Troubled by the questionable use of tobacco-tax revenue on grants to fund advocacy for local smoking bans, Colorado lawmakers have decided to ask the Joint Budget Committee to make state health department officials—who disburse tobacco tax money—report those grants as budgetary line items for better tracking and oversight.
A legislative staff attorney, meanwhile, reaffirmed some of the funding allocated to push for tougher local anti-smoking laws wasn’t allowed under the 2004 tobacco-tax hike.
Last July, state auditors released an audit of the tobacco tax program and found that taxpayer funds from Amendment 35 tobacco taxes were being doled out beyond the scope of the statute. They believed the Colorado Department of Public Health and Environment (CDPHE) may be violating the state constitution by using taxes intended for tobacco prevention and cessation programs on policy initiatives to ban smoking at the local level.
Three Different Initiatives
The audit reported that in 2010 and 2011, CDPHE granted $5.2 million to fund three different policy areas: initiatives meant to limit youth access to tobacco products; initiatives aimed at reducing second-hand smoke in multi-unit housing; and policy work related to expanding the reach of the Colorado Clean Indoor Air Act (CCIAA), a 2006 law that banned indoor smoking in public accommodations.
To clarify, the Legislative Audit Committee sought advice from their legal counsel to give the committee more information on whether what CDPHE was doing was legal or not.
For the 2013 calendar year, according to the Tobacco Education, Prevention, and Cessation Grant Program website, they have recommended $13,178,417 in funding to the state board of health for “Community Tobacco Initiatives” including nearly $2.5 million to the “Amendment 35 Program Evaluation Group” for “Evaluation and Surveillance.”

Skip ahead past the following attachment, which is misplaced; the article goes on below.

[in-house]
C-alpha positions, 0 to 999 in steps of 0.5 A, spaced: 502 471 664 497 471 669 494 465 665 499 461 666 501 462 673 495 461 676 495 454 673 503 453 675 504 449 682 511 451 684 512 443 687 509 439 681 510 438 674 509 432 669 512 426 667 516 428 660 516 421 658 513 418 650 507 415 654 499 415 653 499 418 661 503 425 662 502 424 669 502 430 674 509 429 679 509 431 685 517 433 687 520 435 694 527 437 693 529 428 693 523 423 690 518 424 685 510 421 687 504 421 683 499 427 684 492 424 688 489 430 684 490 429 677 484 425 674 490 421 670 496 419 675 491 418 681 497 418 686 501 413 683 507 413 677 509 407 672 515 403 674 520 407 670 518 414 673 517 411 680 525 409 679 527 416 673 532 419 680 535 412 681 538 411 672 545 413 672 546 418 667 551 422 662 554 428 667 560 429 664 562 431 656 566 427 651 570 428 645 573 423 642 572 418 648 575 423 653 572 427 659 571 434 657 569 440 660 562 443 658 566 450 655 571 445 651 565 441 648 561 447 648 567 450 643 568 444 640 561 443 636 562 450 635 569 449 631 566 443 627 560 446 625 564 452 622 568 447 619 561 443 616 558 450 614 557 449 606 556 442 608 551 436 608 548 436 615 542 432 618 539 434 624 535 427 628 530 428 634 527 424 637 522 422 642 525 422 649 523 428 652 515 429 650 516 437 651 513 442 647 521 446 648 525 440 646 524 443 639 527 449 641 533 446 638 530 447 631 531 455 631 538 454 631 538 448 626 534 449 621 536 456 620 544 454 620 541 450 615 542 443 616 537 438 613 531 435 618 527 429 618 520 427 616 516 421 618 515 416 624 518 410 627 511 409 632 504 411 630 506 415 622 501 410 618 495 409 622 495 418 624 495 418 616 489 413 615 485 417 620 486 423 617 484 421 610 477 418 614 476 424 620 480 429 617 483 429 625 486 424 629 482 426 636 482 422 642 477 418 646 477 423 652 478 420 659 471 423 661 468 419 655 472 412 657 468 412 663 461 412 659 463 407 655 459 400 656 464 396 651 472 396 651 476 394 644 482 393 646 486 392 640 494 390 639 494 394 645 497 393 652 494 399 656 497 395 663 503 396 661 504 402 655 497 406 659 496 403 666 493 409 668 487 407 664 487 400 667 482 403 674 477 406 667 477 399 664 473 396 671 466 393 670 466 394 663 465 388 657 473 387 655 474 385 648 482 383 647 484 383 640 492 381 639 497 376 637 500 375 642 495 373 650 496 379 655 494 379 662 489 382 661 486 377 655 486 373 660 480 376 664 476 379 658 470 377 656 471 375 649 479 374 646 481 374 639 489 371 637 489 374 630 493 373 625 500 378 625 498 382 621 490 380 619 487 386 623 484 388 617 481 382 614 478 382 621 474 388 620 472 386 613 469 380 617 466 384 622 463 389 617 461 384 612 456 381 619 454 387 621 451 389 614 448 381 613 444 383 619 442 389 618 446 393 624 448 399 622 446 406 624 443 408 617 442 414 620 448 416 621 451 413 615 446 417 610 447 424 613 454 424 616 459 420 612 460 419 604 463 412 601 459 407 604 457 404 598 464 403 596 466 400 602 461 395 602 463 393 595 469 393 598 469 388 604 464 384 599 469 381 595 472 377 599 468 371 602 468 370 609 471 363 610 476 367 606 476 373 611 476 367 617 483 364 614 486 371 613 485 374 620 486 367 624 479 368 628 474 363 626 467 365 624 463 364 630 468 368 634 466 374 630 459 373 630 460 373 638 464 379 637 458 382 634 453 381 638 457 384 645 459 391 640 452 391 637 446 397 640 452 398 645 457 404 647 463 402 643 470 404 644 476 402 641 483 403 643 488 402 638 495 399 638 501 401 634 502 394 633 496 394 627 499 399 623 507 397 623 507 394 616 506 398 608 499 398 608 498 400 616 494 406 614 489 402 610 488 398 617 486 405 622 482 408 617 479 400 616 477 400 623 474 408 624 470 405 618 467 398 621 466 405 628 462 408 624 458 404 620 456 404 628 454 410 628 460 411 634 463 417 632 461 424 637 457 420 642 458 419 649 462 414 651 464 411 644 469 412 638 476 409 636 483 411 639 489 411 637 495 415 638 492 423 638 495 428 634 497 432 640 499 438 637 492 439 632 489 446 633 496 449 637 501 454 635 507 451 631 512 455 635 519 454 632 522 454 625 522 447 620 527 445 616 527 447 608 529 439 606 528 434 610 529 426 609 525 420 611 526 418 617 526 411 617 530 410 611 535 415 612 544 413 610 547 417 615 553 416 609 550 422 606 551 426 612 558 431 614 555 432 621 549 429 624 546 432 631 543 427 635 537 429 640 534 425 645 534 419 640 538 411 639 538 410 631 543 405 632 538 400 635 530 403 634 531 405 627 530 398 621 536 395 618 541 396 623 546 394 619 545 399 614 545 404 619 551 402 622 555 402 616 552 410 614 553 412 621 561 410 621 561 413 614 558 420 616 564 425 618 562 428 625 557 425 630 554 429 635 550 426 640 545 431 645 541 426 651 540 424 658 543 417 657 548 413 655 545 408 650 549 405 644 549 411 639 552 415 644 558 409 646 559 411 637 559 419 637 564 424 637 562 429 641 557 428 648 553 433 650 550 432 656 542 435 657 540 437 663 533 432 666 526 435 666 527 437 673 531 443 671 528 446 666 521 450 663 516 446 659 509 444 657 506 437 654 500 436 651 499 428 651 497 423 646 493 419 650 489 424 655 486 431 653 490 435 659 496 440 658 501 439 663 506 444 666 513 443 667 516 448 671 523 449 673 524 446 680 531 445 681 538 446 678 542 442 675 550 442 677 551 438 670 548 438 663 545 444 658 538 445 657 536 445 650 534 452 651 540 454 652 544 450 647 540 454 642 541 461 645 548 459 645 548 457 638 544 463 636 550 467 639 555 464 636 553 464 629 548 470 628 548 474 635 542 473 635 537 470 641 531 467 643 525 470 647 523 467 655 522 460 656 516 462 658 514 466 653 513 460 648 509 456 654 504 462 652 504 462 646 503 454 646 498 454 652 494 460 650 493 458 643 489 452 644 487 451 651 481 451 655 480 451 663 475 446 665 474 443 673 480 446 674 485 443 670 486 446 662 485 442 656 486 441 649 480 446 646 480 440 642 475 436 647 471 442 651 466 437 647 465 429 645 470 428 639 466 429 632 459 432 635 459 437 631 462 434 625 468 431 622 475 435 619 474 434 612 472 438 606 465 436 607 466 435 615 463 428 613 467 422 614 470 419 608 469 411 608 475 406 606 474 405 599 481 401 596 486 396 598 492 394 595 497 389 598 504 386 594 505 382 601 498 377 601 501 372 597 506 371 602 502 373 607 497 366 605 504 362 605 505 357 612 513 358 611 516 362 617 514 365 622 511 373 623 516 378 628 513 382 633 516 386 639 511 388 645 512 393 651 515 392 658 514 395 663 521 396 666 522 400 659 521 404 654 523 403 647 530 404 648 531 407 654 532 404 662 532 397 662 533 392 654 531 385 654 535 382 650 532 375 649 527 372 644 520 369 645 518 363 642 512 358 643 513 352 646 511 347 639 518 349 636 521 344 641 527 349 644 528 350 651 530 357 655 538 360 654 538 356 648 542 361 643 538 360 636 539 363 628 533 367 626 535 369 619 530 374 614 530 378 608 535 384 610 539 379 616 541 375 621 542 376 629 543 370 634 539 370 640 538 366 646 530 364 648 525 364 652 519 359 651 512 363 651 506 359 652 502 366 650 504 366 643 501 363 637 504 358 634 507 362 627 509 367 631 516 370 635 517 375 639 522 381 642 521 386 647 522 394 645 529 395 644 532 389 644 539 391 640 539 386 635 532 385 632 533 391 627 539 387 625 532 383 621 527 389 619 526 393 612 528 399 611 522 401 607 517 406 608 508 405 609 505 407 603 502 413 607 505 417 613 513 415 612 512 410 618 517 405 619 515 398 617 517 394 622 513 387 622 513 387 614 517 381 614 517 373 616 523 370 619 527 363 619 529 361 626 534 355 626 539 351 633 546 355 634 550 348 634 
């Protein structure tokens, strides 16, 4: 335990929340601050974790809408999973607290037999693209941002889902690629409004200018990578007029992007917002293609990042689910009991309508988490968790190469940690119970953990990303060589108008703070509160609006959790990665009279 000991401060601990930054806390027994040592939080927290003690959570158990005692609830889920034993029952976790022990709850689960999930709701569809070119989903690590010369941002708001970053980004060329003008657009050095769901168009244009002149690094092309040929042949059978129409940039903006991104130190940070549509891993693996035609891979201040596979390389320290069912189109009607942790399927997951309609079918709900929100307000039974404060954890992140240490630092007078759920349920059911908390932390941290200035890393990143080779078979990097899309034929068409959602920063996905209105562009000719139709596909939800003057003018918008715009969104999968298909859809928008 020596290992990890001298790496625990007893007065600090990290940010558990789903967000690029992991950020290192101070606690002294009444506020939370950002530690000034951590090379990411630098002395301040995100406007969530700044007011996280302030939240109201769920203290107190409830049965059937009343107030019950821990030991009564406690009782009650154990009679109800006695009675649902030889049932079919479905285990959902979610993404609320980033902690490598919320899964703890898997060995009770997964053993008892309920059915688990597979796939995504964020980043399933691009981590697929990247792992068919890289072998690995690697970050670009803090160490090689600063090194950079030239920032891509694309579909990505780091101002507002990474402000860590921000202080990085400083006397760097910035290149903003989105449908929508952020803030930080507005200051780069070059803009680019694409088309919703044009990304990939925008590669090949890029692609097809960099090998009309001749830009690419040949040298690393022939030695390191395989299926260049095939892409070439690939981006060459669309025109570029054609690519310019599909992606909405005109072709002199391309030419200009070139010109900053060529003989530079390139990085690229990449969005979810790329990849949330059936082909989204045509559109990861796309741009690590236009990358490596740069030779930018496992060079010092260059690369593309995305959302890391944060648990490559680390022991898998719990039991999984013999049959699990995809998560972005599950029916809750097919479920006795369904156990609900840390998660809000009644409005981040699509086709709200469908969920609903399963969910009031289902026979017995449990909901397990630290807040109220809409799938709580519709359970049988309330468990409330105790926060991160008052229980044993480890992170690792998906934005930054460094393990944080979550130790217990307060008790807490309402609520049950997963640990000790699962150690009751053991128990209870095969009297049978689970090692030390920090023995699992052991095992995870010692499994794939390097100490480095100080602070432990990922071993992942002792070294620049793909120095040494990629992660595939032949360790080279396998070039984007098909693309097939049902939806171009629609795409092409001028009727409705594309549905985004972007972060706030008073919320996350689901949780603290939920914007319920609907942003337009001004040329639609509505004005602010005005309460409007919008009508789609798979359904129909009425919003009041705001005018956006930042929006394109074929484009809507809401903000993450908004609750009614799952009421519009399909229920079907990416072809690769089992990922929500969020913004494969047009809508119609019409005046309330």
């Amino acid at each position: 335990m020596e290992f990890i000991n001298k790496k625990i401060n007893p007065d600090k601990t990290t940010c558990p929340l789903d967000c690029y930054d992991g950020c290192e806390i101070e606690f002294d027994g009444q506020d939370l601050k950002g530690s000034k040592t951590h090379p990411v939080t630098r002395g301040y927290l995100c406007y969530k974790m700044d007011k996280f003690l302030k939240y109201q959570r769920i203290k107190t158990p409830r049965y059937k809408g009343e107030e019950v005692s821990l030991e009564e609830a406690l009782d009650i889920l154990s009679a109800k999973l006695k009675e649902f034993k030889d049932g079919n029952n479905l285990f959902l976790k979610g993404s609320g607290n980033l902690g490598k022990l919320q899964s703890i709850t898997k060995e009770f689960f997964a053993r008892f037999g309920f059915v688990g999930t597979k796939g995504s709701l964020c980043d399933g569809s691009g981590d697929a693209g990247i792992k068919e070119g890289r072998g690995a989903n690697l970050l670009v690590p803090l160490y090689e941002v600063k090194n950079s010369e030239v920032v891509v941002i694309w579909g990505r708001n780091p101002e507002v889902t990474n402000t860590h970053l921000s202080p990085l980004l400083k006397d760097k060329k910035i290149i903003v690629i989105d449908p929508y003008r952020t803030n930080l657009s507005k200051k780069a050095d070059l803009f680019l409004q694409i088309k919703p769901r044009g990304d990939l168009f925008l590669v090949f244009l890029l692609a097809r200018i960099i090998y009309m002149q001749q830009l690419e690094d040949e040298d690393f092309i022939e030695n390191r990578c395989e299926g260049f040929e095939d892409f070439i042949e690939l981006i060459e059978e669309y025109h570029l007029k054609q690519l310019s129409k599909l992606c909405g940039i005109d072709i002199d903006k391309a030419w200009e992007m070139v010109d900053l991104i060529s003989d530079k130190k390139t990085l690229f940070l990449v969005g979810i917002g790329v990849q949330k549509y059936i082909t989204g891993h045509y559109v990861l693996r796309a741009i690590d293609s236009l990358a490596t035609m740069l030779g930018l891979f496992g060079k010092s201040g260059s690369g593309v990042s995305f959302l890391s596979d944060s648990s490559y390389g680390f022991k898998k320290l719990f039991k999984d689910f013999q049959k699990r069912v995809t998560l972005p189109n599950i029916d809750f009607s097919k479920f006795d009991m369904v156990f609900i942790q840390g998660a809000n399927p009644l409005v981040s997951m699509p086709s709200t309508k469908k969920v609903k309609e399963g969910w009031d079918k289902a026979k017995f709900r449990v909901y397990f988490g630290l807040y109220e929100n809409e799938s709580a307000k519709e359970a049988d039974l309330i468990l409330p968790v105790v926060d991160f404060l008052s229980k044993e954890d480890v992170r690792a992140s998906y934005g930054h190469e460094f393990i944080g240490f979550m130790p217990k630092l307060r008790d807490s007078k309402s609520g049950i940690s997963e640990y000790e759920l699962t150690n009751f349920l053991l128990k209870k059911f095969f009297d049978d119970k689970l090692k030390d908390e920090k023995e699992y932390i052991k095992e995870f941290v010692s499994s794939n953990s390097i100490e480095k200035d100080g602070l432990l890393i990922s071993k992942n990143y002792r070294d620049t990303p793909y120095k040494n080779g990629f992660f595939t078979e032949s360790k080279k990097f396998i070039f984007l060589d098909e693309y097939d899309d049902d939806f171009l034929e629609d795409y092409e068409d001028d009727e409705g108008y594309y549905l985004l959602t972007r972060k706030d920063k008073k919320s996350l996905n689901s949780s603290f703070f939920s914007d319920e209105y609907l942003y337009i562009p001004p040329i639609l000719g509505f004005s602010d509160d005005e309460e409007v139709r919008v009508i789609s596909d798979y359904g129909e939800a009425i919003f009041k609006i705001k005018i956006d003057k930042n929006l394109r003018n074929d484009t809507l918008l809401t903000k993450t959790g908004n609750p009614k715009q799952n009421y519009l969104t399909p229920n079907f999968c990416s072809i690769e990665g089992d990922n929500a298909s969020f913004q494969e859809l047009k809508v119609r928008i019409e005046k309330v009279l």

Senior Attorney Julie Pelegrin of the Office of Legislative Legal Services explained the policy initiatives funded with grants that were geared toward strengthening the provisions of the CCIAA at the local level likely were not legal.
“Unless it is specifically limited to low-income multi-unit housing, a policy initiative to reduce exposure to secondhand smoke in all multi-unit housing facilities would probably not be eligible under this statutory provision because there is no indication that all multi-unit housing complexes house persons with higher-than-average tobacco burdens,” Pelegrin said.
Pelegrin concluded since there was still confusion in the statute by the way the CDPHE understood it versus the way OLLS is reading it, then the LAC should clarify the statute.
“It appears as though we still have a very open-ended question here that has not been answered, and if it’s up to the legislature to clarify the statute, I think that’s the action that we need to take,” Rep. Angela Williams (D-Denver) said.
Sunana Batra ([email protected]) writes for the Colorado News Agency, where a version of this article first appeared. Used with permission.